Regardless of one’s opinion of whether scanning and (for-profit) snippet display and (for-profit) non-display use are “fair use”, Band’s analysis is fatally flawed by a host of erroneous factual assumptions and oversights.
Band gets off on the wrong foot with his description of Google’s partner program: “a publisher controlling the rights in a book can authorize Google to scan the full text of the book into Google’s search database…. The Partner Program raises no copyright issues because it is
conducted pursuant to an agreement between Google and the rightsholder.” In this, Band echoes Larry Lessig’s mistaken conflation of “publisher” and “rightsholder”, causing his argument similarly to run off the rails. Anyone familiar with the actual background and context to the dispute would recognize that the Partner Program raises major copyright issues, because (a) the publishers claiming rights often don’t actually own those particular rights, and (2) there is no evidence that Google exercised due diligence in verifying print publishers’ rights claims (or, indeed, made any attempt to verify them at all).
Band might have been more likely to notice these issues had he paid any attention to the principal precursor to Google’s book scanning and display (and to the author-print publisher disputes it provoked), Amazon’s scanning, indexing, and display of much more than snippets under its “Search Inside the Book” program.
Band reveals a complete lack of understanding of the terms of actual book contracts, and their degree of (non) standarization, with his bizarre and unsupported claim that, “Attachment A arguably tilts towards the author because it provides the author with a larger share of the revenue than she would have received under her book contract with the publisher.” In fact, almost any realistic envisioning of the implications of Attachment A, in the context of the rights claims being made by print publishers and the structural advantages it gives them over authors, would lead to authors receiving a dramatically smaller share of revenues than they are entitled to under existing contracts (as is already happening with Kindle e-books).
Band notes that, “Supporters of the settlement further argue that it will benefit the authors of out-of-print books,” but fails to note the significance of the fact that all of the cited briefs raising this argument were from parties other than those authors themselves, who vigorously contested this claim.
Band’ explication of this argument makes clear how it, like Google’s attempt to spin opponents of the settlement as opponents of online availability of texts, rests on Google’s false equation of itself with the entirely of the Internet (“if it’s not on Google, it’s not online”, they seem to assume), and the corollary failure to notice the numerous ways that, no thanks to their publishers (and sometimes over their active attempts at obstruction, as in Random House v. RosettaBooks), authors are monetizing their electronic rights through licensing e-books, selling PDF’s, or posting HTML versions with advertising on authors’ own Web sites, among other methods.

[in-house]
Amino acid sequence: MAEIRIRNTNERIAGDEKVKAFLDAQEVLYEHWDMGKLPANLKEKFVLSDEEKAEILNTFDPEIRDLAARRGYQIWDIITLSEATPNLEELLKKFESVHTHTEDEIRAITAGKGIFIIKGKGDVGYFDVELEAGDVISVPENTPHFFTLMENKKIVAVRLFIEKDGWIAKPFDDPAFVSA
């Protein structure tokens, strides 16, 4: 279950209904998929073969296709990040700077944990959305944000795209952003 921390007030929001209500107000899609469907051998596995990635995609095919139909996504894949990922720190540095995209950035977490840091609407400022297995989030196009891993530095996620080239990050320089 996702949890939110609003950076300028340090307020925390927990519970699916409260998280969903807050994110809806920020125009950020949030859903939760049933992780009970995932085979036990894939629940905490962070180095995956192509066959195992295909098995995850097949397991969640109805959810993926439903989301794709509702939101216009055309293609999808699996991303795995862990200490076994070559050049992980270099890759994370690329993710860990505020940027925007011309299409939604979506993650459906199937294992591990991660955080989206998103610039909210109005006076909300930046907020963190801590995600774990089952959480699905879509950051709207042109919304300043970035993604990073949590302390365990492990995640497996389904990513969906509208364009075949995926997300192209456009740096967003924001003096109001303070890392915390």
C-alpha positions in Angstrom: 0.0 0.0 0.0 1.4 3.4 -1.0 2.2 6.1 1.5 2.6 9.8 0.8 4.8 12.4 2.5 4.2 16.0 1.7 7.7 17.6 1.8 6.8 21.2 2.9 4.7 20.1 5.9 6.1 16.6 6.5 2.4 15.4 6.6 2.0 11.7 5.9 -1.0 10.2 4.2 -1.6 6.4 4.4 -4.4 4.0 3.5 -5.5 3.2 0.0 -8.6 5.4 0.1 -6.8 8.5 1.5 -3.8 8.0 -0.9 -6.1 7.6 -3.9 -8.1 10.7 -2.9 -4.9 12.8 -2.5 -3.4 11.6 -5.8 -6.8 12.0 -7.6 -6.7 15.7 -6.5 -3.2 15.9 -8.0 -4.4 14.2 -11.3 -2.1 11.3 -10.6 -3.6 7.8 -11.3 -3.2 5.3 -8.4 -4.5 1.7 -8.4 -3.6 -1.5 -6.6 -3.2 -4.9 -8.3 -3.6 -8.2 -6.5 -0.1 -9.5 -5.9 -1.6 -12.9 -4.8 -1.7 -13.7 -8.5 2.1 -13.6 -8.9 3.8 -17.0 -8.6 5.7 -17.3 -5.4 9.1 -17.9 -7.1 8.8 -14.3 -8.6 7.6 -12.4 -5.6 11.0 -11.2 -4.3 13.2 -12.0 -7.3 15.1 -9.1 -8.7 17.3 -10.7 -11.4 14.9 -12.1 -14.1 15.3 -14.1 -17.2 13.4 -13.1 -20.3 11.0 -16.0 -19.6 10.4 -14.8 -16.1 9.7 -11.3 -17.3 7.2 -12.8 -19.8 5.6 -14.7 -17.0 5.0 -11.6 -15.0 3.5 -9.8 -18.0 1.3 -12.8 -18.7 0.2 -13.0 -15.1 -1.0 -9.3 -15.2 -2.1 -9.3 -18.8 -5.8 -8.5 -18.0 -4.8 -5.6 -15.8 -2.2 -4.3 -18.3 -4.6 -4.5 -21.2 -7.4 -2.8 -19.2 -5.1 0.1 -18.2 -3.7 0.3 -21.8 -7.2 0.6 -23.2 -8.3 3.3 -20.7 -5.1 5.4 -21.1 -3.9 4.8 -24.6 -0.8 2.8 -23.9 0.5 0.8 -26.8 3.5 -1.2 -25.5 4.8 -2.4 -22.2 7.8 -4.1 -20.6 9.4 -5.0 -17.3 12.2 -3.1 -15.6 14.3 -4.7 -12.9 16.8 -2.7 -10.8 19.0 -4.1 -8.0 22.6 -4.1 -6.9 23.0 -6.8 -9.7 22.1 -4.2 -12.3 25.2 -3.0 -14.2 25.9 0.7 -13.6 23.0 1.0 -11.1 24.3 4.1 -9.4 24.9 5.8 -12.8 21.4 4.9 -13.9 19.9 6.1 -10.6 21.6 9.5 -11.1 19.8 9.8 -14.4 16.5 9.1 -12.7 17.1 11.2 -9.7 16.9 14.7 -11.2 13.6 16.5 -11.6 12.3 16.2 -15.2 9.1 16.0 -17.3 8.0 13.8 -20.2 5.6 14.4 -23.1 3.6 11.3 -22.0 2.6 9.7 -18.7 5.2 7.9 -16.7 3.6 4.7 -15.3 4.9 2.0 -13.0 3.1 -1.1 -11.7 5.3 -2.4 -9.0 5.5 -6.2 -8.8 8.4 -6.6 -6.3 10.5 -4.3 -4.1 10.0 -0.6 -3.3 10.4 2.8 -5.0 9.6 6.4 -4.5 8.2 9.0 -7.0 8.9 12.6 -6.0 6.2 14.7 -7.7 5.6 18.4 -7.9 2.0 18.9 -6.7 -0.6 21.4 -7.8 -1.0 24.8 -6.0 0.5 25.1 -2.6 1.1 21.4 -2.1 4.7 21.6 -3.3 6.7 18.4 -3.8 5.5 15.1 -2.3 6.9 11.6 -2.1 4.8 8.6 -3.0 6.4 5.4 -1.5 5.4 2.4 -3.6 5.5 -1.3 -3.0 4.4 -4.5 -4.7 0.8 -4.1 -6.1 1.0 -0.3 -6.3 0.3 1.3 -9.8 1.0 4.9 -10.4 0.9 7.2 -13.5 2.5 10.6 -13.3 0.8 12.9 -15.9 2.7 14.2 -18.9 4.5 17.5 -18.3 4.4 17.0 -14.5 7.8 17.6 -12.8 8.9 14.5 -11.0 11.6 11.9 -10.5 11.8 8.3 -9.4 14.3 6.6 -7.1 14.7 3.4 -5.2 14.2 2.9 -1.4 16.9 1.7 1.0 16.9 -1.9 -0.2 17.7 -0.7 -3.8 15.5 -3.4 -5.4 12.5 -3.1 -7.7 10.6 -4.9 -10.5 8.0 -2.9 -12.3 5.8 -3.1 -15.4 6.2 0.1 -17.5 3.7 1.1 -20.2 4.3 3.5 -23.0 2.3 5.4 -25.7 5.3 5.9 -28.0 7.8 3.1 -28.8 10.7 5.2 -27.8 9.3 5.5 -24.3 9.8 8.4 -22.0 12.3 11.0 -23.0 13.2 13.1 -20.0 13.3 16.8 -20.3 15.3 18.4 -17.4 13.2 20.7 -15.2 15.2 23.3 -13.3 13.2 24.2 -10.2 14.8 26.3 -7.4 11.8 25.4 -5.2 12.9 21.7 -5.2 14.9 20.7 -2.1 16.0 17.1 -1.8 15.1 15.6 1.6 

In his portrayal of authors’ reasons for opposing Google’s book scanning and the settlement, Band is arguing with a straw man. While he’s right that, “The original Library Project would have been particularly important for authors
of out-of-print books,” he’s just wrong to think that, “the authors of the books would not have had the legal right to authorize Google to scan their books.” Authors believed they had this right, they exercised it early and often (in practice, many of their publishers having gone out of business and in no position to challenge it), and in the RosettaBooks case they successfully defended it.
Band is simply wrong to think that, “This large class of authors probably would have been pleased that Google provided users with a mechanism to find their abandoned books.” Leaving aside alternatives to Google, Google already provides such a mechanism: Google the title and/or author of an “out-of-print” book and you are likely not only to find not only the author’s Web site but on it a either the content of the book (with ads from which the author earns money) or directions for how to purchase an e-book or hard copy from the author or their licensee. Authors don’t generally abandon their books, and time after time in discussing the settlement with other writers I’ve heard from those making money — and expecting those revenue streams to grow as e-books’ share of the market for text grows— from books abandoned by publishers.
The authors who most strongly opposed the settlement were not those opposed to e-books or online availability of their work, but those already most actively monetizing their electronic rights, or expecting to profit from doing so over the life of their copyrights. Their fears were that Google, in cahoots with print publishers and their ongoing pattern of rights theft, would compete with and cannibalize authors’ revenues from multiple channels of electronic and online distribution of their work.